It is always sad to see the reactions about freeing Pollard. He might be free today when you read this, but as I write he is still locked up. The American president seems to feel that since he has someone of ours (Pollard) and Israel wants him freed, Israel should free 400 or more Arab murderers and stop building in Judea and Samaria in return. Excuse me, please, for not understanding. I am sure that everyone in the United States already realizes that anyone who was caught spying against the U.S. for an enemy power would be out of jail after 10 or 20 years.
What is special about Jonathan Pollard? He did spy for another government, but I guess that it is far worse because he spied for an American ally rather than spying for an enemy. It is true that the information he passed was important to that American ally (Israel) and that the information was being withheld from Israel for some unknown reason, despite the agreements to share between allies. I guess that spying for a friendly government is worse than spying for an enemy government and gathering information useful against American interests. Pollard is a Jew who was helping Israel. Whoops, that may be much worse than being a Christian or a Muslim spying against America.
I do not know if Pollard did what he did for altruistic reasons or if he did it for money or if, as some news sources love to claim, he was unstable all along. Pollard was a civilian working for U.S. Navy intelligence. A family friend seems to have set him up with an Israeli handler and Pollard volunteered to spy.
Today it seems immaterial what secrets he passed along, but from reports it was related to artillery developments in several Arab countries. It was reported that the Israelis continued to ask for secrets directly related to their security which included information about Arab and Pakistani nuclear secrets and capabilities of the Soviet weapons in Arab hands, which the U.S. should have shared with its ally, Israel!
I do not believe that Pollard was innocent or that he should receive a commendation for his acts. America withheld data from Israel because it felt that it was in the best interest of the United States to do so, even if I disagree. There are reports that Pollard did it for the money and that he handed over “suitcases of secrets” until his arrest in November 1985. No citizen should be allowed to make that kind of decision, even if he wasn’t doing it for the money. How would we react if a Muslim American would steal United States secrets about Israel and turn them over to Saudi Arabia, an American ally?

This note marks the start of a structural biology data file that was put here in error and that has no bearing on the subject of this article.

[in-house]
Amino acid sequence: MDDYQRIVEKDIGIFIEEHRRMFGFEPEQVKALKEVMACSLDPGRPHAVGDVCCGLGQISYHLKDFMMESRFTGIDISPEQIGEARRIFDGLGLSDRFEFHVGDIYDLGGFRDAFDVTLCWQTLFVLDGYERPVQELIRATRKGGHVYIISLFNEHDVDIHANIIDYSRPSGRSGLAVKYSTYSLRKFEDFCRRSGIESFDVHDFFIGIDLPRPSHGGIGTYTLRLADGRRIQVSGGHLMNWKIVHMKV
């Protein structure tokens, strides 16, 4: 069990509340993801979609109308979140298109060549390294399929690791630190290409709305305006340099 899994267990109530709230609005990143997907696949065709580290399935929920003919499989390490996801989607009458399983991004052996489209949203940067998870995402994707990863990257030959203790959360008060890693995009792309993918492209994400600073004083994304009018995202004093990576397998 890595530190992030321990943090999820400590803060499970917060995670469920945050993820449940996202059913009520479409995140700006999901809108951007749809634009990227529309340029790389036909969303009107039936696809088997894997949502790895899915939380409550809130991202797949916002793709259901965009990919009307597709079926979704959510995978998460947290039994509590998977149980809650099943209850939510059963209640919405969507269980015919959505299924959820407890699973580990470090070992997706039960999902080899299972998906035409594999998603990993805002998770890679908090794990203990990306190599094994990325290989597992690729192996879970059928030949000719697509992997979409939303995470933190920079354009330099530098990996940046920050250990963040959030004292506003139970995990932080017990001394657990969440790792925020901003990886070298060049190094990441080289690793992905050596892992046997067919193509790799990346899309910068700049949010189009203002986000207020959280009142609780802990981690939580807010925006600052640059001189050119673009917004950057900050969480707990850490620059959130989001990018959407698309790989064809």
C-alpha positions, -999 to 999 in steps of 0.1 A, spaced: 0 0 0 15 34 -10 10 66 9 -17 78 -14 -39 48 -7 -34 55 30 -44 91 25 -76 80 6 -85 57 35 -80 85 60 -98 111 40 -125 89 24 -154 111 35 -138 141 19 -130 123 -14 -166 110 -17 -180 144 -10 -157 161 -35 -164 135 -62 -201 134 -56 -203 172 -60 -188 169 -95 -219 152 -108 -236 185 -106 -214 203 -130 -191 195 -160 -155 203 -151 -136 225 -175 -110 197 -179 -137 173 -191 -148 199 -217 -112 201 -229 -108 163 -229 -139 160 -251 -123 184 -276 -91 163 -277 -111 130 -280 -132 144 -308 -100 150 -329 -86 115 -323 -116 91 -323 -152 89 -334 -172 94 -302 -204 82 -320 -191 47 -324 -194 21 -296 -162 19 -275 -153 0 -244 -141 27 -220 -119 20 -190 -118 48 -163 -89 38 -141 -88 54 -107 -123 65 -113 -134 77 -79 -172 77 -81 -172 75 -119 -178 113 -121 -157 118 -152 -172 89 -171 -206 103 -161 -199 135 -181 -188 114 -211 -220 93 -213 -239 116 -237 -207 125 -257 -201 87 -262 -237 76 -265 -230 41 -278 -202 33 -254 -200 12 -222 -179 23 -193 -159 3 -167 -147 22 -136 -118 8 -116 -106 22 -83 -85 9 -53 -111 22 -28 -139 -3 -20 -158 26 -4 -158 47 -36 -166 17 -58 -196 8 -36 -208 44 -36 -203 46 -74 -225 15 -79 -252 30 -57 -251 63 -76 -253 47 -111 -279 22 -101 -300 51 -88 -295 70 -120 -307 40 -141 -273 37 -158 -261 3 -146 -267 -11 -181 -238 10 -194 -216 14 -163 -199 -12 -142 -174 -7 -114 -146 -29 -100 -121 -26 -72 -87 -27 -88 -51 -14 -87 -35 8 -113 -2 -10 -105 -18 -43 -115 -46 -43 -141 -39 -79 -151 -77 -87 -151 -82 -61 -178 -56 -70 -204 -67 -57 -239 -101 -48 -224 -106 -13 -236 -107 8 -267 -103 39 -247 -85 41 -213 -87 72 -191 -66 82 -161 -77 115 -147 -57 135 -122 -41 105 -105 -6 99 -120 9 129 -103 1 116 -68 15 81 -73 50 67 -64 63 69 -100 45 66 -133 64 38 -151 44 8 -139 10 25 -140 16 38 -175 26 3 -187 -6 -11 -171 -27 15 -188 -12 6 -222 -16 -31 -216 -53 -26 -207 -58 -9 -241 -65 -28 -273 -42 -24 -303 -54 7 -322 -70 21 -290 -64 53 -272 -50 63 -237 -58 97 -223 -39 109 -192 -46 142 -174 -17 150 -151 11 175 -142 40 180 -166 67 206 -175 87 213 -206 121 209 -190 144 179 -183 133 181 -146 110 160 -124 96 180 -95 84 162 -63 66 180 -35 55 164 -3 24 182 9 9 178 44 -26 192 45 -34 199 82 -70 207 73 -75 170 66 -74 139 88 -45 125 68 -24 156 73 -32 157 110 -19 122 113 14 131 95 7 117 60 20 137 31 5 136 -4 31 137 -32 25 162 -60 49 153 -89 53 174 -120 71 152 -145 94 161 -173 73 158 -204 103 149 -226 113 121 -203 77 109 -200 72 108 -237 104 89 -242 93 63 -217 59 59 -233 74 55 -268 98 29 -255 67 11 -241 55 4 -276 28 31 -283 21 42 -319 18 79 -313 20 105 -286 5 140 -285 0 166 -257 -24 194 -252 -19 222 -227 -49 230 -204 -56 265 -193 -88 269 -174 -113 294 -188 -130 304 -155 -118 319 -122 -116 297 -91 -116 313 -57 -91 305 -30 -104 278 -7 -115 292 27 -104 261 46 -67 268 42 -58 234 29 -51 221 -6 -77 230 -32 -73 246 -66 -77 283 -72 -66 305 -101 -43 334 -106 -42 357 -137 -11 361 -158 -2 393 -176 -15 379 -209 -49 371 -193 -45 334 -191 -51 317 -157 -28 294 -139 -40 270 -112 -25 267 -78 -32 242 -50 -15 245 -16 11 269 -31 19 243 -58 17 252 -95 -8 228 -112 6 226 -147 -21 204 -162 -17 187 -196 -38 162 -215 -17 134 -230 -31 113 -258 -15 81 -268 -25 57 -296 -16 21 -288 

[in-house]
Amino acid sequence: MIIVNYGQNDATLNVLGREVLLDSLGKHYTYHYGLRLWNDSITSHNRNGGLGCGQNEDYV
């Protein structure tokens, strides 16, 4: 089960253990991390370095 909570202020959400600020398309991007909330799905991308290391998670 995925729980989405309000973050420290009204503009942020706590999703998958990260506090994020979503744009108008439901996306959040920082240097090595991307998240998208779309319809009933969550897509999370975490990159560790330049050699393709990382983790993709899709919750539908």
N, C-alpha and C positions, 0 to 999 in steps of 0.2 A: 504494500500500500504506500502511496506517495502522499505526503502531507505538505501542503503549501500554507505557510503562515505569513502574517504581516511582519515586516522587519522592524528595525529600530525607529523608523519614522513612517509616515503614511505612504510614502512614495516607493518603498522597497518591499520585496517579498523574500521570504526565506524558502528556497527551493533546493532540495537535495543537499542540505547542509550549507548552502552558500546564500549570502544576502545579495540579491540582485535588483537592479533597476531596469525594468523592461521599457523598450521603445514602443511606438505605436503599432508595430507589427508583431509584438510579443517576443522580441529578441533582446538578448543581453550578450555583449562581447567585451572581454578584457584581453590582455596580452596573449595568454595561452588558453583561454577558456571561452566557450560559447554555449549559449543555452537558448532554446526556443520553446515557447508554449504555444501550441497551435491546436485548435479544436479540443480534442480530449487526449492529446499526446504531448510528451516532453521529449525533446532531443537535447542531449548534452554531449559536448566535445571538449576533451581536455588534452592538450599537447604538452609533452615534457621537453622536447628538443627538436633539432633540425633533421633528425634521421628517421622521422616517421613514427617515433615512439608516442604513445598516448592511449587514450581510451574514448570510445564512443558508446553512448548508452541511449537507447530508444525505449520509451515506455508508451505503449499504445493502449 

But enough is enough. Many spies who spied for Russia, an enemy of the U.S., have been released after serving fewer years in prison. David Henry Barnett was a CIA officer convicted of espionage, who admitted that he had sold CIA secrets to the Soviets. He was sentenced to 18 years’ imprisonment and was paroled in 1990 after serving only ten years.
Harold Nicholson was convicted of selling U.S. intelligence to Russia and was sentenced to 23 years, 7 months of imprisonment in 1997. Prosecutors believed that he had sold the identities of all the U.S. intelligence officers stationed in Russia, as well as the identities of his trainees at the CIA school.
William Kampiles, a CIA officer, was charged with espionage, and convicted. His prison sentence was reduced to 19 years, and he was released in 1996, after serving 18 years.
Richard Miller was convicted of espionage in 1991 and sentenced to 20 years. Miller was released after 13 years. Miller was alleged to have provided classified documents, including an FBI counterintelligence manual.
Andrew Daulton Lee delivered classified documents detailing how to decrypt secure U.S. government message traffic and detailed specifications of the latest U.S. spy satellites to Russia. Lee would often also use these trips as an opportunity to engage in drug deals when not working on espionage. Lee would sell the same intelligence reports to China. In 1976 Lee was sentenced to life in prison and was released on parole in 1998, after 22 years. Lee’s heavy sentence for the same offense was likely due to his prior criminal record and admitted drug trafficking.
Aldrich Ames was similarly sentenced to life in prison — but his spying led to the death of at least 10 Soviet intelligence officers. John Walker Lindh, an American who joined the Taliban fighters in Afghanistan, received a 20-year sentence.
Pollard reportedly offered material to other American allies: South Africa, Argentina, Taiwan and Pakistan. He spied for an ally, not an enemy. (This does not excuse criminal conduct, but it does seem a mitigating factor, certainly so far down the road.)
The U.S. intelligence community has not forgotten or forgiven Pollard for his actions. Any move to release him will surely spark a furious internal reaction.Dov Gilor
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